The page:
The Clean Diesel Initiative was formed to work with fleet owners and operators
to offer ways they can take advantage of the benefits of diesel engines, while
reducing their impact. Fleets get help choosing the right mix of strategies for
their business and in some cases, the fuel savings pays for the strategy,
especially when combined with tax credits (and grants when available).
Strategies for reducing diesel exhaust are categorized under three primary
approaches: burning less fuel, burning cleaner fuel and burning fuel cleaner.
The easiest way to reduce diesel exhaust and to save money is to burn less fuel. Simple steps such as reducing unnecessary idling can result in significant savings in fuel costs, and reduced pollution.
- Don't idle. Stopping unnecessary idling saves money in fuel and maintenance costs. One gallon of fuel is burned for every hour of idling.
- Perform regular maintenance to improve efficiency and engine life. It can also prevent equipment failure.
- Track fleet inventory. Tracking vehicle model year, usage, fuel consumption, average mileage and other baseline information allows fleet managers to make decisions about operational improvements.
- Use auxiliary power units, which provide the utility of an engine idling with far less pollution and fuel use.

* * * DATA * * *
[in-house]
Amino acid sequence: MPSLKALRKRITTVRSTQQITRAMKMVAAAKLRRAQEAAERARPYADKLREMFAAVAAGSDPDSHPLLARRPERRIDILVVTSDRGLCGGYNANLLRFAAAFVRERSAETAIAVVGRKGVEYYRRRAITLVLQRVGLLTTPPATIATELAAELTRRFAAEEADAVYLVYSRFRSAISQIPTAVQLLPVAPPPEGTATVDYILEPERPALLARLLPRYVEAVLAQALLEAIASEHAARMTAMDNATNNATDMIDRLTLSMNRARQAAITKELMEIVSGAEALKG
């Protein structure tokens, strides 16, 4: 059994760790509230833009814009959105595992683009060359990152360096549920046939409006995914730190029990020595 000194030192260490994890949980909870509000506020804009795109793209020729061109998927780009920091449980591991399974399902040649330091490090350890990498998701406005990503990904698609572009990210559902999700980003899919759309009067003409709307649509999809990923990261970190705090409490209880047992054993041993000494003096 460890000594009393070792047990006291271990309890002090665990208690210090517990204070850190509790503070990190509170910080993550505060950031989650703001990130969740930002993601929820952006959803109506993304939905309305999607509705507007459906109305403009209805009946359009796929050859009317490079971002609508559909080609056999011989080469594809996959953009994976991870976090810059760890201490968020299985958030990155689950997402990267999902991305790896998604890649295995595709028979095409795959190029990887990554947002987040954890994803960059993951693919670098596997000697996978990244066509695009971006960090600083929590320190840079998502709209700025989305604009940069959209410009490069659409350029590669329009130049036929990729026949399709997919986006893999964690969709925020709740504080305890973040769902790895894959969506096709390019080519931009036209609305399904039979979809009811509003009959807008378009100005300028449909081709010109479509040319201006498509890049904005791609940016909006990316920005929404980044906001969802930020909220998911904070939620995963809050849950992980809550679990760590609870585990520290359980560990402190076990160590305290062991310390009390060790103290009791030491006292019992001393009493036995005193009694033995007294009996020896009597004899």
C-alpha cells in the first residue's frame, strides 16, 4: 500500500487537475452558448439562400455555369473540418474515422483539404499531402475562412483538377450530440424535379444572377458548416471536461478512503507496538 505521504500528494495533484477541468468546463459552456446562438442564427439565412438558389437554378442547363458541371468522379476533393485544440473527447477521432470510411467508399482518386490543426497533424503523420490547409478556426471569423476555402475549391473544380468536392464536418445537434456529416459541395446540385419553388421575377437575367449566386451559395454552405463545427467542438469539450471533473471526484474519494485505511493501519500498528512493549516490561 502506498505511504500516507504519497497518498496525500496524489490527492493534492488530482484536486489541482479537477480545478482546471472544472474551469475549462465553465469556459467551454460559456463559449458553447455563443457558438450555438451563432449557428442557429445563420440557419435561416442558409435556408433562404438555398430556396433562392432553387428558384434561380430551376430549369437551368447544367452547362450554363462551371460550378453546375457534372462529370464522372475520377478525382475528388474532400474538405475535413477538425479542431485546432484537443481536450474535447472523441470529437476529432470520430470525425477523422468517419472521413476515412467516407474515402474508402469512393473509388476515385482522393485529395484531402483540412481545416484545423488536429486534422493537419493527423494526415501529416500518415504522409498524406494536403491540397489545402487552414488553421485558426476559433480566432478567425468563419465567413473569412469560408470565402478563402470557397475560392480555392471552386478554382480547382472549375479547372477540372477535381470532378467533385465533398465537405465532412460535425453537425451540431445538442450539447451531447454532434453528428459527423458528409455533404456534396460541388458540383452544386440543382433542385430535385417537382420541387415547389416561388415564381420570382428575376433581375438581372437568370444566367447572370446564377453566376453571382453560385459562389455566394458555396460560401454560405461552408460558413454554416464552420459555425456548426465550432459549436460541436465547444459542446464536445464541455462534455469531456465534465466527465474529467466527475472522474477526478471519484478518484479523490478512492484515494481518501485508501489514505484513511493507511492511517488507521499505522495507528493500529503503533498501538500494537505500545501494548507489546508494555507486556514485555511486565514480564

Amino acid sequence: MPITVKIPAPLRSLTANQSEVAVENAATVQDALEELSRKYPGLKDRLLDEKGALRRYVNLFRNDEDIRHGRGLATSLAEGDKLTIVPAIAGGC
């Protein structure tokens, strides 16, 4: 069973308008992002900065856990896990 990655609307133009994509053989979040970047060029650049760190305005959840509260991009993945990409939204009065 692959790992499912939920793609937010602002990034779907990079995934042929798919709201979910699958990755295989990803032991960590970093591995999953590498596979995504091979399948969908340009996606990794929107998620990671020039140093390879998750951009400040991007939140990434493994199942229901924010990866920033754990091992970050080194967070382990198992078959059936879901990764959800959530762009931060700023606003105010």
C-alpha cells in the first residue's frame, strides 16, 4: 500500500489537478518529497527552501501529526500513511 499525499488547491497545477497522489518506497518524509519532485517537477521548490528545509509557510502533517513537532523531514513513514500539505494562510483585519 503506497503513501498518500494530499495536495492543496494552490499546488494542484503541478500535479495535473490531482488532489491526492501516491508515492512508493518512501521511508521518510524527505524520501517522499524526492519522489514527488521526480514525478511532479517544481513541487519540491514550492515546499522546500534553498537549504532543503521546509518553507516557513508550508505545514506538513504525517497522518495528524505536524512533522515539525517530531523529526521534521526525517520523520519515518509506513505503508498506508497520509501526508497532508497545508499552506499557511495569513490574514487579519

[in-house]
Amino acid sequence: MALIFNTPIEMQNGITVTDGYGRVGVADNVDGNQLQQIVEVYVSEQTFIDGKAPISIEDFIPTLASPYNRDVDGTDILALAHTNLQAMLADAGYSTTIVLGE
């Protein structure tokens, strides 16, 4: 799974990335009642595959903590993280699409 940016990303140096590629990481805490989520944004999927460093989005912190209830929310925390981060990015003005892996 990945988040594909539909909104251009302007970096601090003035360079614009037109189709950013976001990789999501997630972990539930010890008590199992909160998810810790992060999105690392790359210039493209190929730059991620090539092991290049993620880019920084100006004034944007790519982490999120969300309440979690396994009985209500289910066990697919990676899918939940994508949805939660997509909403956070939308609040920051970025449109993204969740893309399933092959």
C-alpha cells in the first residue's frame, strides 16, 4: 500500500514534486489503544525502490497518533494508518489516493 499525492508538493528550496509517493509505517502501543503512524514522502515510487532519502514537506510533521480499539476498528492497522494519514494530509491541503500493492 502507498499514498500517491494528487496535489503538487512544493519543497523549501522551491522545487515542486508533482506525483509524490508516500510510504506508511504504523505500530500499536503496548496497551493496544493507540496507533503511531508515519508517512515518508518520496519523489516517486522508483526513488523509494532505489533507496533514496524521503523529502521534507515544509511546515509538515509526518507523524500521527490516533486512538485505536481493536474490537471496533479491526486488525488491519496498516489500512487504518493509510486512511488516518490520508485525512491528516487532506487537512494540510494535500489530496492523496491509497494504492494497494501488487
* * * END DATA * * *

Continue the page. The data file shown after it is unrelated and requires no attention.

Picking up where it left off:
- Driver training, which can include driver incentive programs, is often overlooked as a way to use less fuel, but is an important way to ensure fuel savings measures are being followed and to maximize vehicle efficiency.
- Employ on-board diagnostic systems, which are getting more sophisticated at tracking fuel use and driver behavior.
- Apply fuel savings measures such as low-rolling resistance tires, automatic tire inflation and other aerodynamic features are part of EPA's Smartway program for shippers and carriers.
There are an increasing number of cleaner fuels available for diesel engines,
starting with ultra low sulfur diesel fuel. This fuel is required for highway
trucks and nonroad applications such as construction equipment.
There are other fuels, such as biodiesel, compressed natural gas, ethanol,
propane and electricity that provide environmental benefits on their own;
however, exhaust from a diesel engine is most effectively reduced at the lowest
cost when clean fuels are combined with exhaust controls.
These alternative fuels have operational advantages in specific circumstances
and can be an excellent solution for a fleet to lower their emissions, and in
some cases, offer operational savings. For fleets that remain committed to
diesel, cleaner fuels like ultra low sulfur diesel and biodiesel can be combined
with advanced exhaust controls to make the most environmentally cost effective
This approach refers to installing advanced exhaust controls (retrofitting
vehicles and equipment), or replacing (repowering) engines.